Last May, JLE published a special issue to address the ethical concerns raised due to Covid-19. A year later, we are still in the pandemic. Although Americans are being vaccinated quickly, (at the time of this publishing over 50% of adults over 18 have had at least one dose of the Covid-19 vaccine), cases are still rising in several areas and deaths are continuing.
 Going into this second year of the pandemic, we are all, globally, experiencing the effects of a long term experience of feeling unmoored. Easter services in parking lots, graduations by zoom, pilgrimages postponed; we keep thinking “just a few more months.” As those months drag on, the arc of the future keeps changing shape. The world feels uncanny; we can’t quite find the order in the chaos. As a result, we cannot go back to our old routines, but nor can we create new routines. Things are still too unpredictable to plan for what will come next. Yet still we are called to plan and to strive to serve our neighbors—honoring the needs of human being’s social animal nature with the need to protect physical human bodies from exposure to the virus.
 This special May issue presents three more papers from the Lutheran Ethicist Gathering held in January, 2021. These three essays all speak to the importance of deeply critical and constructive thinking in order to address issues raised by the pandemic. First, Per Anderson’s reflective essay, “Responsible Lutheran Liberal Education after the COVID-19 Catastrophe,” discusses the responsibility of ELCA institutions of higher learning to guide their students to an ethic of service for the common good. Second, William Rodriguez’s essay, “Covid-19 and Conspiracy Theories: Thou Shall Not Bear False Witness” speaks to the danger of conspiracy theories for undermining community dialogue and collective action for the social good. Finally, Chris Suehr’s piece, “Presence, Piety, and Belonging: Intentional Digital Experiences during and after COVID-19” speaks of the need for intentional thoughtful discussion as we re-examine when to use digital technology to substitute for physically present experiences.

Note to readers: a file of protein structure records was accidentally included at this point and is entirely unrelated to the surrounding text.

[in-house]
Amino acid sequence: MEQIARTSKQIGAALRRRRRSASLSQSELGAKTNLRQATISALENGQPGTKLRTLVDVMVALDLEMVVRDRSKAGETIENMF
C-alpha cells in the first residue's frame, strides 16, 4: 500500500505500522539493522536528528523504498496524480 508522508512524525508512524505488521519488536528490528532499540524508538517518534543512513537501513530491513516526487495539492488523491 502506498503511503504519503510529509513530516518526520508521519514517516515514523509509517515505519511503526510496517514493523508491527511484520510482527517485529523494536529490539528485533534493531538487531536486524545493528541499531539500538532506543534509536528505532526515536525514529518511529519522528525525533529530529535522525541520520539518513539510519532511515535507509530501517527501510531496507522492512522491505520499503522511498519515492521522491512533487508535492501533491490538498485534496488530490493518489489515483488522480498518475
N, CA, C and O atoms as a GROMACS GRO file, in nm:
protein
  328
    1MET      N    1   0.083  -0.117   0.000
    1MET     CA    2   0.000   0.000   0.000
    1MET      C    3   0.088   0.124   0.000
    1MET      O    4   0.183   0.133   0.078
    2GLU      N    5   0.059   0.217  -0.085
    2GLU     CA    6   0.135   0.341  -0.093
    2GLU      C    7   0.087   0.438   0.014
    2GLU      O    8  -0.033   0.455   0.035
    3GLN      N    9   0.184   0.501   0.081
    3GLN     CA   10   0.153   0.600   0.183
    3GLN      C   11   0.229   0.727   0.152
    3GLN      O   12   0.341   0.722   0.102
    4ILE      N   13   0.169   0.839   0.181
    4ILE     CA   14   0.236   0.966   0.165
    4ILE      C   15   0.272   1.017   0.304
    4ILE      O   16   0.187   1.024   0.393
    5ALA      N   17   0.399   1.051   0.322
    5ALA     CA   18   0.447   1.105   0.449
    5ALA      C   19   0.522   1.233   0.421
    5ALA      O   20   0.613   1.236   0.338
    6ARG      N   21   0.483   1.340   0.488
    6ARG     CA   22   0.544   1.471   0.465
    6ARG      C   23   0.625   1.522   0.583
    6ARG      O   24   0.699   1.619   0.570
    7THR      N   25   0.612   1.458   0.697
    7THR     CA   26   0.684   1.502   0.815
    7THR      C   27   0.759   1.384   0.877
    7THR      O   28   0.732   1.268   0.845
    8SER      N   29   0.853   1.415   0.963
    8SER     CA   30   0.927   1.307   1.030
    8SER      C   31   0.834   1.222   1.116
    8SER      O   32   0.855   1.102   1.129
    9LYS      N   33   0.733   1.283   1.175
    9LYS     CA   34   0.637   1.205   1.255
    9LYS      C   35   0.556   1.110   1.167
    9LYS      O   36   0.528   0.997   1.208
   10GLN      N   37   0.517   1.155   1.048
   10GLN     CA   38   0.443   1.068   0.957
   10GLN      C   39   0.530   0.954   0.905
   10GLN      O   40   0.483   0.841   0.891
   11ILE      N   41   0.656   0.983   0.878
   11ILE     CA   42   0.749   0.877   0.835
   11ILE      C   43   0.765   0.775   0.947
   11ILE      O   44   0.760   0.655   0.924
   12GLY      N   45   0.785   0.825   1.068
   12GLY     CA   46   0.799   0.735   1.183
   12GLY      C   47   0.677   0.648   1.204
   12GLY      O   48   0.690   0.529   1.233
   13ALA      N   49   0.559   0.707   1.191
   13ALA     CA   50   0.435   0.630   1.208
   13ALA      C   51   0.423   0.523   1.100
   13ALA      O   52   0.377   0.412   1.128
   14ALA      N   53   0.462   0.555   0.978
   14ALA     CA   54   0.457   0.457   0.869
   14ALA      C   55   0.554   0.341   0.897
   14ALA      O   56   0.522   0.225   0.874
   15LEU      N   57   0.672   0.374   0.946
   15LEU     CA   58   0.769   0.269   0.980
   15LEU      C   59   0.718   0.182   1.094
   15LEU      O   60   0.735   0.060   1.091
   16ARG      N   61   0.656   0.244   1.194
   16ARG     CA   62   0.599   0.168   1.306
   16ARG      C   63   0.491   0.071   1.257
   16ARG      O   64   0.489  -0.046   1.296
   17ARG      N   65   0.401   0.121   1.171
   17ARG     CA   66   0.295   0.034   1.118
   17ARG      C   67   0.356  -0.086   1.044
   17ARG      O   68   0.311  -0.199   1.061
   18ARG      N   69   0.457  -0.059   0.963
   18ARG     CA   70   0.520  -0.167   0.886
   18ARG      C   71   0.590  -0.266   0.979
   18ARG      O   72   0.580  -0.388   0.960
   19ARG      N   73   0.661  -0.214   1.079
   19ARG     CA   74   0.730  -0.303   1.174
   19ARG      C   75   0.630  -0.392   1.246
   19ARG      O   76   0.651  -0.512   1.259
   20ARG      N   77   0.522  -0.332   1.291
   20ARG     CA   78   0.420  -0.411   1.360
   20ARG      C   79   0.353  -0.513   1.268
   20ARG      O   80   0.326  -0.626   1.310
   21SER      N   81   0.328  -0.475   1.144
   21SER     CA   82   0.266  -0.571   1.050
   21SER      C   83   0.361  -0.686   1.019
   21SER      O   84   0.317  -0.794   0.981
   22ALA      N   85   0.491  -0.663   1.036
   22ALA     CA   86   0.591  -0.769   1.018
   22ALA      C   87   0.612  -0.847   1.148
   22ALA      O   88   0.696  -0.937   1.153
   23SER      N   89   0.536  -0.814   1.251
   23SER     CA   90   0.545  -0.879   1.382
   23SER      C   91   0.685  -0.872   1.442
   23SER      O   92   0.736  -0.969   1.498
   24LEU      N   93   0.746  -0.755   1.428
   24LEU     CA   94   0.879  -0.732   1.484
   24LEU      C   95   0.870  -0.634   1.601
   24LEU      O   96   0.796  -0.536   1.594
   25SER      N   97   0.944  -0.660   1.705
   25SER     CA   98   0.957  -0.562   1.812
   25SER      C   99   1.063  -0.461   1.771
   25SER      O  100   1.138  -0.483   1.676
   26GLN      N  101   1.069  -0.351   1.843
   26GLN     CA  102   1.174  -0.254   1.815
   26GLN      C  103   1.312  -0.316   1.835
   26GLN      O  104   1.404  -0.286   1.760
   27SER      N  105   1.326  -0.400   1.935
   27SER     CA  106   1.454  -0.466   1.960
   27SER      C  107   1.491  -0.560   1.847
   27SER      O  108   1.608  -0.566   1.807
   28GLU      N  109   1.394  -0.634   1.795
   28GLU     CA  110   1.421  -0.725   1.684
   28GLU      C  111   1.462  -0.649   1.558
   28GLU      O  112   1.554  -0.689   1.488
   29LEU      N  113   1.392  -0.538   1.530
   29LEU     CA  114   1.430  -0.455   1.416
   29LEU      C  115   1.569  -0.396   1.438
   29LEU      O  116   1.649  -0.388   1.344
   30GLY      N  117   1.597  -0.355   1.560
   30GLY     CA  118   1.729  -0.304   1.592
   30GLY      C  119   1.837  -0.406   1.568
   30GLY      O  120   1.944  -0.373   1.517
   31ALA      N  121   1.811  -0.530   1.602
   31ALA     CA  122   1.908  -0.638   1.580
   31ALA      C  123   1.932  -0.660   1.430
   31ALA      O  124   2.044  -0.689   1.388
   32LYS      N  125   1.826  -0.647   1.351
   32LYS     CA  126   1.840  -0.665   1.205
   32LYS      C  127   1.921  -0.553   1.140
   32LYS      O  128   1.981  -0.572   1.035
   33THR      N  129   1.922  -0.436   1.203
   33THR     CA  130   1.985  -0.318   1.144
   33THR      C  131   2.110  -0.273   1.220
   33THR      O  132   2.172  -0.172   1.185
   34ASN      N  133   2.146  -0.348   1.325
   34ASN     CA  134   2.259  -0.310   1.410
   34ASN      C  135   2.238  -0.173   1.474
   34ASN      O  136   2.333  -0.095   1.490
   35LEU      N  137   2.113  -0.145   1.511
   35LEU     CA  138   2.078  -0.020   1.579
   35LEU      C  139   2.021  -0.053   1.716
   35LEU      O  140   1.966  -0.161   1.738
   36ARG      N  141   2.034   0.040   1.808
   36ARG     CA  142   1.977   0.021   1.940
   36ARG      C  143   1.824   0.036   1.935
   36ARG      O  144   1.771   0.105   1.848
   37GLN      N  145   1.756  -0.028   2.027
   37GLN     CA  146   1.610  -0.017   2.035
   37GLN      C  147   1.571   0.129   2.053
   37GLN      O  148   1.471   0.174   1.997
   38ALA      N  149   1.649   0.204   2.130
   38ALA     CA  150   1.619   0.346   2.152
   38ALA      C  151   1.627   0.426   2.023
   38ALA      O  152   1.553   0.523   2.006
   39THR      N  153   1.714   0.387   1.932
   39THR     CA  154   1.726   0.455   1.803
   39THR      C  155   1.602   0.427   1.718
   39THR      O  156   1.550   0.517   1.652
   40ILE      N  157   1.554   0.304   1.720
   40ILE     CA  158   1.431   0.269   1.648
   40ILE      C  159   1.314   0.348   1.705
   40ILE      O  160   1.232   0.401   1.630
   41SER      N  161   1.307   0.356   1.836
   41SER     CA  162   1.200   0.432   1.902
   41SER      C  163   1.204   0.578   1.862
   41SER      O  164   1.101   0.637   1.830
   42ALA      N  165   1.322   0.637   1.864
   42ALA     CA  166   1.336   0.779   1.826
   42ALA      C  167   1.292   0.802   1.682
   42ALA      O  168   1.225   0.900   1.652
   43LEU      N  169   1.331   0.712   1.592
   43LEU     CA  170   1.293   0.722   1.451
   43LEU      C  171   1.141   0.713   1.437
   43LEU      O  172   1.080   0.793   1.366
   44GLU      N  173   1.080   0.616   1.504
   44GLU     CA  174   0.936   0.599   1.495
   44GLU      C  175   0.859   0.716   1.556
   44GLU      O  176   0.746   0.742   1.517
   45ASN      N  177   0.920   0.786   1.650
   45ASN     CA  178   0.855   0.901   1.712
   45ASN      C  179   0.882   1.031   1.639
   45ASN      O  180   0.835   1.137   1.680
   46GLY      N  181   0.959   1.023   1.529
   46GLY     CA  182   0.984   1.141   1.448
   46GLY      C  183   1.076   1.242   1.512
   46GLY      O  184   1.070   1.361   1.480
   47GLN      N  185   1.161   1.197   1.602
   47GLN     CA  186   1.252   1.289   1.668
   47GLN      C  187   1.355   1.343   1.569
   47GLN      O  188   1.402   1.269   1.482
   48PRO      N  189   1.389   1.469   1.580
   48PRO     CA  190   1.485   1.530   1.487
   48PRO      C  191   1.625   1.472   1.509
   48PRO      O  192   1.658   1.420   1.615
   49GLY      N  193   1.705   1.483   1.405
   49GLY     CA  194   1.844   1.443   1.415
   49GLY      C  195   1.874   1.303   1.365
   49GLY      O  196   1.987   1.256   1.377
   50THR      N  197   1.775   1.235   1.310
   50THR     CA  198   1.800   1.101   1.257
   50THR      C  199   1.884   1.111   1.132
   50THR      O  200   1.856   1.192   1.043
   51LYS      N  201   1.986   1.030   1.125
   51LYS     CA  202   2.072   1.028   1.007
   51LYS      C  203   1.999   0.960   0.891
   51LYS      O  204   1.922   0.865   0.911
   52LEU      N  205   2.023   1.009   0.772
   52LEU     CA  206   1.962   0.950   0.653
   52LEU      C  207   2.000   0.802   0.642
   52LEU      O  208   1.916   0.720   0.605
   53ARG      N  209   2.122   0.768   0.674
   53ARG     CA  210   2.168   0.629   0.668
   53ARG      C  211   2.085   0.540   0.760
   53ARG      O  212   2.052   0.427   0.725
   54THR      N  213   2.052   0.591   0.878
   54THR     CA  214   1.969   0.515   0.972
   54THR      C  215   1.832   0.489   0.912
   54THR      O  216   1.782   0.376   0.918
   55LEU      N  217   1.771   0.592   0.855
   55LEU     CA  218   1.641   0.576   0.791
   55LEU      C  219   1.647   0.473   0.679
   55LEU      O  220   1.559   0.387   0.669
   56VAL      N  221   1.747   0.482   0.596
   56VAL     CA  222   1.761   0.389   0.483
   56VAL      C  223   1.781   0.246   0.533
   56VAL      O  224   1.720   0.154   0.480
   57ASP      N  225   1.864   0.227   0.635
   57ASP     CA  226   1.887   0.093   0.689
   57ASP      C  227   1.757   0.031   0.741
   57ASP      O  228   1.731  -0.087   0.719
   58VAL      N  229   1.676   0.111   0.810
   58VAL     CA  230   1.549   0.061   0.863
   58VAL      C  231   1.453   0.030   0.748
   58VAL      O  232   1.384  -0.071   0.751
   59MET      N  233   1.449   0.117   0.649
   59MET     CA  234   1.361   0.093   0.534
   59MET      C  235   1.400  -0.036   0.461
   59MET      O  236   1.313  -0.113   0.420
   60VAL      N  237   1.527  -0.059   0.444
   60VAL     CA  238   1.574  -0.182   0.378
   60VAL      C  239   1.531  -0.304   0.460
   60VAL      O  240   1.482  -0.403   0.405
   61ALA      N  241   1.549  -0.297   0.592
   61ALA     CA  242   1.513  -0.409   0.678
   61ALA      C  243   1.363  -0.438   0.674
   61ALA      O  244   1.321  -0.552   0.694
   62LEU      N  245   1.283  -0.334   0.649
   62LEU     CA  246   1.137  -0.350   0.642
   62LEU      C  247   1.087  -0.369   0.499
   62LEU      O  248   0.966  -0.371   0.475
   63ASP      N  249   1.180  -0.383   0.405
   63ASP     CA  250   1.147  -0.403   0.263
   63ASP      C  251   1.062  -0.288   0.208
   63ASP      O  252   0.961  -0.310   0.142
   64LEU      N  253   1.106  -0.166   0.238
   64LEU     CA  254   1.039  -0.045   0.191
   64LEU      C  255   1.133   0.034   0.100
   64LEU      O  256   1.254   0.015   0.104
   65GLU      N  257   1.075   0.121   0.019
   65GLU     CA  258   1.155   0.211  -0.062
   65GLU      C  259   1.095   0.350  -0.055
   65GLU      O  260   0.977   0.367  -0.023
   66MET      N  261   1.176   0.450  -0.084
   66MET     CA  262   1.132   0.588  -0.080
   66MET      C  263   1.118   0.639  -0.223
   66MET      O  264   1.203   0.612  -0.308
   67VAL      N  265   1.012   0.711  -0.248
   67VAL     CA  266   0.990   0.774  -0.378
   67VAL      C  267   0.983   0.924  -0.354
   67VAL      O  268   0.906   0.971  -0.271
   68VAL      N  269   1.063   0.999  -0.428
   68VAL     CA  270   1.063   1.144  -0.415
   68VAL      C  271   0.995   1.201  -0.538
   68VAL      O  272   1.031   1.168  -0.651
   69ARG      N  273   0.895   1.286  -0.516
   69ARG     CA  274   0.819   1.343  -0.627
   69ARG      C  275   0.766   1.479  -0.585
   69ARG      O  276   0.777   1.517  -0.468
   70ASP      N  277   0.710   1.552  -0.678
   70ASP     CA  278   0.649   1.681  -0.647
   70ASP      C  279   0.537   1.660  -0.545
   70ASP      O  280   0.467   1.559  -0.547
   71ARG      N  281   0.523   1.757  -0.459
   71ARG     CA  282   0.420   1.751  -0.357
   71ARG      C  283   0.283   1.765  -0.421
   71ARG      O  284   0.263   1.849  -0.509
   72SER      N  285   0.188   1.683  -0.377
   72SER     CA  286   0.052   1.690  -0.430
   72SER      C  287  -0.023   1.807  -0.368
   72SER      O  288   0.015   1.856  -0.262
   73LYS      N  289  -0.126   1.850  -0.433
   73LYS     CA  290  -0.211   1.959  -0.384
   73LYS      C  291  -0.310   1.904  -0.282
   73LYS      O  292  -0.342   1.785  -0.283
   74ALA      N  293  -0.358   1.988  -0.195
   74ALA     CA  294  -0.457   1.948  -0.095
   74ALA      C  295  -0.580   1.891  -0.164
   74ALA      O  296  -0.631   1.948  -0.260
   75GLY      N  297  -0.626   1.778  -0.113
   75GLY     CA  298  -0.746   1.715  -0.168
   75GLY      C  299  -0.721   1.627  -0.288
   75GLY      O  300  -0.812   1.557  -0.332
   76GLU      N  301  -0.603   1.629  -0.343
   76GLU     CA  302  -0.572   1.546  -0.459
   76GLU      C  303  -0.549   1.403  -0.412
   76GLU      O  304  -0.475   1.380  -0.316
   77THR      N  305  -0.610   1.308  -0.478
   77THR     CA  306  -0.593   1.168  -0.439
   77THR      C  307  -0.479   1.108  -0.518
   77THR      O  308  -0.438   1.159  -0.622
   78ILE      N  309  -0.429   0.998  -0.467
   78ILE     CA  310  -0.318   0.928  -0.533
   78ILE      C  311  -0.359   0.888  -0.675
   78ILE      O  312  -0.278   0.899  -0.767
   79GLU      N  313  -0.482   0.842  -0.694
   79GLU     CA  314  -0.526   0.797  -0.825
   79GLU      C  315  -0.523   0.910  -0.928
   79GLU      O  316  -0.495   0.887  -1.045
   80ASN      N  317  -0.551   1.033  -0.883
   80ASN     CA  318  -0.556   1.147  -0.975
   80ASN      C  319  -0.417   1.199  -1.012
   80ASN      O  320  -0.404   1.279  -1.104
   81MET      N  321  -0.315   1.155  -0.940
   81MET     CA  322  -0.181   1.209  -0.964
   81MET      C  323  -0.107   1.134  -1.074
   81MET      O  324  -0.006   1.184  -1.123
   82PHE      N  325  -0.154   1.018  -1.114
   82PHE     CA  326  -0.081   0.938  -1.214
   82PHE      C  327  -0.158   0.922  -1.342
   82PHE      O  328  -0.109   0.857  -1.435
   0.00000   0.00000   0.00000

These three essays remind readers of JLE of the benefits of liberal arts education and the importance of developing skills in science, logic, and dialogue even in–especially in–times when we feel unmoored. These essays point us to remember the command of Jesus to love and serve our neighbor, the ability to use reason and empiricism to make pragmatic decisions that best serve our neighbor, and the necessity of having intentional dialogues on the use and abuse of technology as we strive to care for others.
 Finally, it must be noted, that even as JLE, alongside of the global community, continues to grapple with the ethical issues raised by this virus, we also continue to search for ethical responses to the continued reality of police brutality and rampant gun violence. We must pay serious attention to the significant number of mass shootings in April as well as the police shootings of two African American children (13 year old Adam Toledo in Chicago and 16 year old Ma’Khia Bryant in Columbus, Ohio) and the killings of Daunte Wright and Andrew Brown. To address these issues, we point readers to look again at the October 2020 Issue on the trauma children experience due to gun violence, including Elisha Branch’s essay on the difficulty of talking to children about police gun violence against children of color.